> having to unnecessarily copy a string if it is going to be placed in several
> stay-resident-after-return data-structures.

I normally prefer simple C strings, with a simple pointer.  The reason
I'm using this struct+union is performance.  In nginx, to reduce memory
consumption (you can get substrings by copying a pointer and specifying
a length), and also avoid calculating lengths of strings more than once,
we use these structures.

So far, we were using a simple struct:

	typedef struct string {
		size_t  length;
		u_char  *start;
	} string_t;  // it has a different name, but let's keep it simple

But that means we basically can't use `const` at all with our strings.
Because if you specify

	void foo(const string_t *str);

that means that you can't modify the pointer, but you can actually
modify the pointee.  Which means that you can't guarantee that a string
isn't corrupted after some call, unless you inspect all the code that
the function calls, recursively.

I started working on a way to improve these strings around a year ago,
and have recently come up with something.

> 
> -Amol
> 
> [1] https://www.open-std.org/jtc1/sc22/wg14/www/docs/n3210.pdf

Maybe you can get something from what I've learnt with strings in Nginx,
since they're quite close to what that proposal has.

The main concern I have with that proposal is the same concern I've had
with strings in Nginx so far: you can't really make them `const`.
Unless you make the type opaque, and only provide accessors via
functions that protect the strings even if they could modify them.

You can only make them const, if you use two distinct types: a read-only
version, let's call it rstring, and a read-write version, let's call it
string.

	struct rstring_s {
	    size_t                        length;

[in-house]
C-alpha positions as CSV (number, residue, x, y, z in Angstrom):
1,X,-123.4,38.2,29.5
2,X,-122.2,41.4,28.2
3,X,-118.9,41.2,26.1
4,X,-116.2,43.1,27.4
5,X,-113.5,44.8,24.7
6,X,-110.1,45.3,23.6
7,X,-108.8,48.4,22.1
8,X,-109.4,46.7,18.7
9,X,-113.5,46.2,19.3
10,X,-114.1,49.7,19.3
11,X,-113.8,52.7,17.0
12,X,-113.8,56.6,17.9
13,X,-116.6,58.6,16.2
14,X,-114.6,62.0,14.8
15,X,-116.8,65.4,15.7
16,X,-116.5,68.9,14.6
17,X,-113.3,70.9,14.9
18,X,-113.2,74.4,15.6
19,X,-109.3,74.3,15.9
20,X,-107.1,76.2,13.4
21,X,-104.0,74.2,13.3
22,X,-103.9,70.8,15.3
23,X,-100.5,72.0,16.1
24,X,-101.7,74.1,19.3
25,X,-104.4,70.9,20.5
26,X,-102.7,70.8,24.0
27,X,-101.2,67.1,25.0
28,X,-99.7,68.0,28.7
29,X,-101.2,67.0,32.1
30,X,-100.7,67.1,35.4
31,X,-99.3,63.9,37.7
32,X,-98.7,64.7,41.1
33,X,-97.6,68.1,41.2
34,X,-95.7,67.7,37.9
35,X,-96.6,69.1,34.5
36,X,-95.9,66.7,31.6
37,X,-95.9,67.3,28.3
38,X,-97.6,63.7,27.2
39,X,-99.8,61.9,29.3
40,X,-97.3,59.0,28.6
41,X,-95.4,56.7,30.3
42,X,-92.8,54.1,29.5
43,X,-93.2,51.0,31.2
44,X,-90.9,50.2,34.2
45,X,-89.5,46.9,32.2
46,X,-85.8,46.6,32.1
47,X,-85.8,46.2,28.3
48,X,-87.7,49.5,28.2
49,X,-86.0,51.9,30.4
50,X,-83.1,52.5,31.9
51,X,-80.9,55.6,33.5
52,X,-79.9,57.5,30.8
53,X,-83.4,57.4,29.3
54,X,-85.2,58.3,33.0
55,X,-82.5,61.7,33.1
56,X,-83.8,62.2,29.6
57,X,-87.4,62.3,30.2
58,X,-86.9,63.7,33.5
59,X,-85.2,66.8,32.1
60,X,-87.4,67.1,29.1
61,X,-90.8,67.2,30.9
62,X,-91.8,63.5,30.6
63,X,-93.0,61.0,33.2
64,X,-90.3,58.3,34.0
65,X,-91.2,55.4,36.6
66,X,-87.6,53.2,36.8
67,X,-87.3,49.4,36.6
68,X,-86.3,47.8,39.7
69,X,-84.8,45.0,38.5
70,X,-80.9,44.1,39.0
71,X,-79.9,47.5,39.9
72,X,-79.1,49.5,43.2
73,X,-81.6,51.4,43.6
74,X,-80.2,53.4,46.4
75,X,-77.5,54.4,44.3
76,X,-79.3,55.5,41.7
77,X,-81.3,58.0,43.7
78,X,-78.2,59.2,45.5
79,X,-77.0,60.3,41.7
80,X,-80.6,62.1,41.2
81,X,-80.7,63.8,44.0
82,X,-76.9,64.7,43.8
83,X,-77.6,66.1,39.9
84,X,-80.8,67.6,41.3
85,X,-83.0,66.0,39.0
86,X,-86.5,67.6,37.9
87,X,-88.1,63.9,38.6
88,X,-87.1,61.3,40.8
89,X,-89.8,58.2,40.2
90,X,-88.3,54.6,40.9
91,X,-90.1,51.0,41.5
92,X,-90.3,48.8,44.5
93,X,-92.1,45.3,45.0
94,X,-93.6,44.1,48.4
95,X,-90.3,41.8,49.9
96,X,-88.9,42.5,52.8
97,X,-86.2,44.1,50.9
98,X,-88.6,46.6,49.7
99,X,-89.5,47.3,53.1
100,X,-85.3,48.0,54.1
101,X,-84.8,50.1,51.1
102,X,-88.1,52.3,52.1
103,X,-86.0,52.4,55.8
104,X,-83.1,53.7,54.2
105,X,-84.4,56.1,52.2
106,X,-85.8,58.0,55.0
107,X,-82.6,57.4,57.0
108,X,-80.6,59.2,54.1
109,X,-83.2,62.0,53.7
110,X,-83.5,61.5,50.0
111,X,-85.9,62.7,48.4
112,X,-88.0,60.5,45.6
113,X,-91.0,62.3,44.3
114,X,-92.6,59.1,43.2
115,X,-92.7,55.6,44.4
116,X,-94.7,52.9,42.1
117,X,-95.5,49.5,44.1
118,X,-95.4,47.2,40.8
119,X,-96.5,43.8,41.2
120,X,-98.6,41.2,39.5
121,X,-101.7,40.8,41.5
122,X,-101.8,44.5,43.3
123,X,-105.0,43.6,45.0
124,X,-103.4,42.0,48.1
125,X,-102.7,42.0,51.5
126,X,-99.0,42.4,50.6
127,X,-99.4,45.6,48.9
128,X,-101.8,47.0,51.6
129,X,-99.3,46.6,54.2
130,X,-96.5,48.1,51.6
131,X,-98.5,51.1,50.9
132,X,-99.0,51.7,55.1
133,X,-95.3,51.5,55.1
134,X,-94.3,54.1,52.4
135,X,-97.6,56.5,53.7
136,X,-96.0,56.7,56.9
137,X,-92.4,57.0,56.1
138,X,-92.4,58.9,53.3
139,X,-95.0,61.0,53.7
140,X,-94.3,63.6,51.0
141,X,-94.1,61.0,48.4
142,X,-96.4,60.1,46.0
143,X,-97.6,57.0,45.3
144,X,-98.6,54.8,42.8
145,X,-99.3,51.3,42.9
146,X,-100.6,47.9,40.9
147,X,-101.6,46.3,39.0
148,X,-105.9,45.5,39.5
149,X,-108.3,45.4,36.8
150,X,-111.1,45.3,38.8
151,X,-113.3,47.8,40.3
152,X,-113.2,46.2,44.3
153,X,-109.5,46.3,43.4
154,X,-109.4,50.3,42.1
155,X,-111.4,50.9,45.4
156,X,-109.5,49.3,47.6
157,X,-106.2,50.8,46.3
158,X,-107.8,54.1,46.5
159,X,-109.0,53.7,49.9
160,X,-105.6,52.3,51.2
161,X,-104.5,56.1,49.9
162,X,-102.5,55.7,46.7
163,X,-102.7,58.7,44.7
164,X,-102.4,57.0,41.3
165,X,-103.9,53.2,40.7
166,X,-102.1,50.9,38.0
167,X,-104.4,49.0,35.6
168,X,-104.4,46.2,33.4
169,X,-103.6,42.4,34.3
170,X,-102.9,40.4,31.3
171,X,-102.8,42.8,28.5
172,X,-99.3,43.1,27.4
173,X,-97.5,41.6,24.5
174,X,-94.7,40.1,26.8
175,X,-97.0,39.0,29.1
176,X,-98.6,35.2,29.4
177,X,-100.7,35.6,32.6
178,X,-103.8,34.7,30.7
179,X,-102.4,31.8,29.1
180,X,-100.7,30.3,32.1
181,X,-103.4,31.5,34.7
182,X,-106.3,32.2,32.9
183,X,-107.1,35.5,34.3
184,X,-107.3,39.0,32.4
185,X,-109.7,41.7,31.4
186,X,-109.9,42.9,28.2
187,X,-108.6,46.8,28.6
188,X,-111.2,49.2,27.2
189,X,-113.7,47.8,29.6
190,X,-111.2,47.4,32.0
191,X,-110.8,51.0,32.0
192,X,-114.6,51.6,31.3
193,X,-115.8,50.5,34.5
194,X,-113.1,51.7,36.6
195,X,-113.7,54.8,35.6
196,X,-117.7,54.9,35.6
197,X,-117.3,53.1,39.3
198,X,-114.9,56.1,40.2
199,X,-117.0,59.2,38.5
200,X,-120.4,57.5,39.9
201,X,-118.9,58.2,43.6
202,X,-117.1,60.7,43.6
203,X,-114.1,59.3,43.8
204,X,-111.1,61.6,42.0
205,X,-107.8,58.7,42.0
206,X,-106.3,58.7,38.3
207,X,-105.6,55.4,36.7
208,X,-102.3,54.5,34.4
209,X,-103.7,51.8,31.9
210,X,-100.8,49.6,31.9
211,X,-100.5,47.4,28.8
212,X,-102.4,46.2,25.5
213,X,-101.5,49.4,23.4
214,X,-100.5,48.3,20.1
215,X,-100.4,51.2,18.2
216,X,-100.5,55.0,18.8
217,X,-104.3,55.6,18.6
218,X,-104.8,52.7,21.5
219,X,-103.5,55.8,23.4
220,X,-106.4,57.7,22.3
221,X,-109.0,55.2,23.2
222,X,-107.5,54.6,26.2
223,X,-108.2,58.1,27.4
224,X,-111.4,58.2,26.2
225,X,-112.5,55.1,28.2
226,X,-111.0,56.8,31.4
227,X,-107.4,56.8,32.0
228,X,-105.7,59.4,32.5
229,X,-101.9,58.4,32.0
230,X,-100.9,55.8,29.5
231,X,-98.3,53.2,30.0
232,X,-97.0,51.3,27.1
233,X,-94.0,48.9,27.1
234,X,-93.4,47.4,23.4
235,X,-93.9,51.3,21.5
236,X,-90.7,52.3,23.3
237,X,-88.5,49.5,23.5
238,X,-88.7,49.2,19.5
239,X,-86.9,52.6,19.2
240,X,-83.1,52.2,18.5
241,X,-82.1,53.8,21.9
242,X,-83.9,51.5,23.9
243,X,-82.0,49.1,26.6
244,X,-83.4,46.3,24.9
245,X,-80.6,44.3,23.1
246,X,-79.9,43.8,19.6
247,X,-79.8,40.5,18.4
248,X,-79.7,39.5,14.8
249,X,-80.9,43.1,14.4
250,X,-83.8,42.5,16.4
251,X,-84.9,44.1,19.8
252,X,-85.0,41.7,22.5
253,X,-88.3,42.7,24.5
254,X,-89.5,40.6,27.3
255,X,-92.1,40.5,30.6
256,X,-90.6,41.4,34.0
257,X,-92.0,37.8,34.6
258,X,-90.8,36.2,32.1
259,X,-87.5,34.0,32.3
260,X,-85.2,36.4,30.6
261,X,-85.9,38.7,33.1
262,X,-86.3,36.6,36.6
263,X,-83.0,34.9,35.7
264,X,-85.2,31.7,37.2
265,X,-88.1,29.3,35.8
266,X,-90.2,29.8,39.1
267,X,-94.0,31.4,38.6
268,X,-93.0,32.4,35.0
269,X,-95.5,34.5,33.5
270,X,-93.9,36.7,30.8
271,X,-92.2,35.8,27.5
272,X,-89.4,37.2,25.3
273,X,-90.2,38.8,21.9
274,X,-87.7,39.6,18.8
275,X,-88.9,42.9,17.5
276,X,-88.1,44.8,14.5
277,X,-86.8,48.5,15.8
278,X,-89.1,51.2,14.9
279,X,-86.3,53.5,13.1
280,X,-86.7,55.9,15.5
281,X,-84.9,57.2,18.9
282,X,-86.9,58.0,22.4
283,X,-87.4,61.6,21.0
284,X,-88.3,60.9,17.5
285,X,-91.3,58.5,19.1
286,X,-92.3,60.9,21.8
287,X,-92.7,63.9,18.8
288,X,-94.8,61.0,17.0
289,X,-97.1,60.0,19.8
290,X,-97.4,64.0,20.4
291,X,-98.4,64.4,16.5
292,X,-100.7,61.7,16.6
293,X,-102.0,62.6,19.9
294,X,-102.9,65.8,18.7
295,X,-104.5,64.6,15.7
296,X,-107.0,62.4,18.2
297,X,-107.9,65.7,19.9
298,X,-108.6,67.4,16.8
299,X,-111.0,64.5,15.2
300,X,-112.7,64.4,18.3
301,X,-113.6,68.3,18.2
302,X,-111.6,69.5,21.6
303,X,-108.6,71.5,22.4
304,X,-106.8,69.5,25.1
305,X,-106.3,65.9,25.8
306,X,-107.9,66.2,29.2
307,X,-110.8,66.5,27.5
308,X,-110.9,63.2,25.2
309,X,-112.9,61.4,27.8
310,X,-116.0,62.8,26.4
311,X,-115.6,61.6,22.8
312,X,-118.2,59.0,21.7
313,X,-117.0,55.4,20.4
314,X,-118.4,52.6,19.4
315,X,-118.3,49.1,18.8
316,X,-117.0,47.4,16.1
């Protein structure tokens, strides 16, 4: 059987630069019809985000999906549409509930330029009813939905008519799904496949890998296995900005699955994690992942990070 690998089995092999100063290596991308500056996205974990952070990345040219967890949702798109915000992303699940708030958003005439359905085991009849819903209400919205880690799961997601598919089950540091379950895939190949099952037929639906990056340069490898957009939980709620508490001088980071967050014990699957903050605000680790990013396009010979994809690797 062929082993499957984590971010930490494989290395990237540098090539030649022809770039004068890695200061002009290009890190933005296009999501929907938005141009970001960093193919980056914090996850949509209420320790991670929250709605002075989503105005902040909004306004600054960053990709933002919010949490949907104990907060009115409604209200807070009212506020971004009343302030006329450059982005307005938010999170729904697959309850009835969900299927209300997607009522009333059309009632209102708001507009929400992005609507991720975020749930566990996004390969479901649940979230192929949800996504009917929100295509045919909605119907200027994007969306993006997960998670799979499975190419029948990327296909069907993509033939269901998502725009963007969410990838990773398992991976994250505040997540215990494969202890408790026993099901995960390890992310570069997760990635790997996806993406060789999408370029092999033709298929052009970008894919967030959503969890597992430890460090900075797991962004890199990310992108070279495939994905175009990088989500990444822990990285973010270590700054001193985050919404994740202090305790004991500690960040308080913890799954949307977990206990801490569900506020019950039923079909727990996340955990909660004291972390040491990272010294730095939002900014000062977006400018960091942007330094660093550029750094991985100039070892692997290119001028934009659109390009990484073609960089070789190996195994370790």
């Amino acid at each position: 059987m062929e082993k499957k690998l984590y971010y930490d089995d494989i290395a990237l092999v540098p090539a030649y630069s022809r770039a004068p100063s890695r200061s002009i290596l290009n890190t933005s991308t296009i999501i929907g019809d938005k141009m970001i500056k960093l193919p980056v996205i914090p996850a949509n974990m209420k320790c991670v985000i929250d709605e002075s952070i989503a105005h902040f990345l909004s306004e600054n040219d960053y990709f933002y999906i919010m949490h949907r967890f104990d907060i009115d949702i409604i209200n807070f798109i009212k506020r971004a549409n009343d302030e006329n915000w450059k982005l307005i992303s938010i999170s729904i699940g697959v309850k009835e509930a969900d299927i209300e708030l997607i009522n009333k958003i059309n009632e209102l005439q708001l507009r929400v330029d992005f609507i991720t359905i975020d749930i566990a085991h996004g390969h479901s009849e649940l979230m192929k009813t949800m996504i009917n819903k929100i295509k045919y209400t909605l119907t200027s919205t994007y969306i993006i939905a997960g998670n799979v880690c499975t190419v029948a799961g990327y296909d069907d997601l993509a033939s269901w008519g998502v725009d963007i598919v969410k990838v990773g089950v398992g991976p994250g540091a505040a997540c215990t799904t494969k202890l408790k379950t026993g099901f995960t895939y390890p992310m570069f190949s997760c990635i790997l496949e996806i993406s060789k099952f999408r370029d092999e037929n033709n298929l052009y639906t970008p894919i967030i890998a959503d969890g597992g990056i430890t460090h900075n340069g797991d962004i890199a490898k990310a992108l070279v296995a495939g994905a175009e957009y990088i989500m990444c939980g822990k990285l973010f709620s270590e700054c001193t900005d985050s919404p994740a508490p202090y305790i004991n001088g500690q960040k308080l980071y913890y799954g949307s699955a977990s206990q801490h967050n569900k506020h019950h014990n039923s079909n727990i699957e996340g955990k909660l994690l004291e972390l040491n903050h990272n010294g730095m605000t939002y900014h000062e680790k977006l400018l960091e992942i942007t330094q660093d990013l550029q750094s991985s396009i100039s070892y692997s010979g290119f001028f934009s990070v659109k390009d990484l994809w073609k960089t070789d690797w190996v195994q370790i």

const char                    *start;
	};


	union nxt_string_u {
	    struct {
		size_t                    length;
		char                      *start;
	    };
	    struct {
		size_t                    length;
		char                      *start;
	    } w;
	    const rstring_t               r;
	};

In Nginx we have another complexity: we don't necessarily terminate our
strings: this allows getting a substring in the middle of another string
without needing to make an actual copy of the memory.  But then it means
we need more types to have type safety.  I haven't finished developing
that, so I can't tell you if the code below does work, but this is what
I'm really working with at the moment:

	struct nxt_rstr_s {
	    size_t                          length;
	    const u_char                    *start;
	};


	union nxt_str_u {
	    struct {
		size_t                      length;
		u_char                      *start;
	    };
	    struct {
		size_t                      length;
		u_char                      *start;
	    } w;
	    const nxt_rstr_t                r;
	};


	union nxt_rstrz_u {
	    struct {
		size_t                      length;
		union {
		    const u_char            *start;
		    const char              *cstrz;
		};
	    };
	    struct {
		size_t                      length;
		const u_char                *start;
	    } w;
	    const nxt_rstr_t                r;
	};


	union nxt_strz_u {
	    struct {
		size_t                      length;
		union {
		    u_char                  *start;
		    char                    *cstrz;
		};
	    };
	    struct {
		size_t                      length;
		u_char                      *start;
	    } w;
	    const nxt_rstr_t                r;
	    const nxt_rstrz_t               rz;
	};

Structures `***z` contain null-terminated strings, while the other ones
don't.  You can read terminated strings as non-terminated ones, but not
the other way.  And you can access writable strings as read-only
strings, but not the other way around.

(We use `u_char` to avoid the problems that `char` has due to its
ambiguous sign; I would personally prefer using -funsigned-char, but
that's what it is, for historic reasons.)
Anyway, that `u_char` makes sure we don't mix our strings with libc
calls accidentally, and I only provide the `cstrz` member in unions that
actually provide a libc-compatible string view.


Have a lovely day,
Alex

-- 
<https://www.alejandro-colomar.es/>
Looking for a remote C programming job at the moment.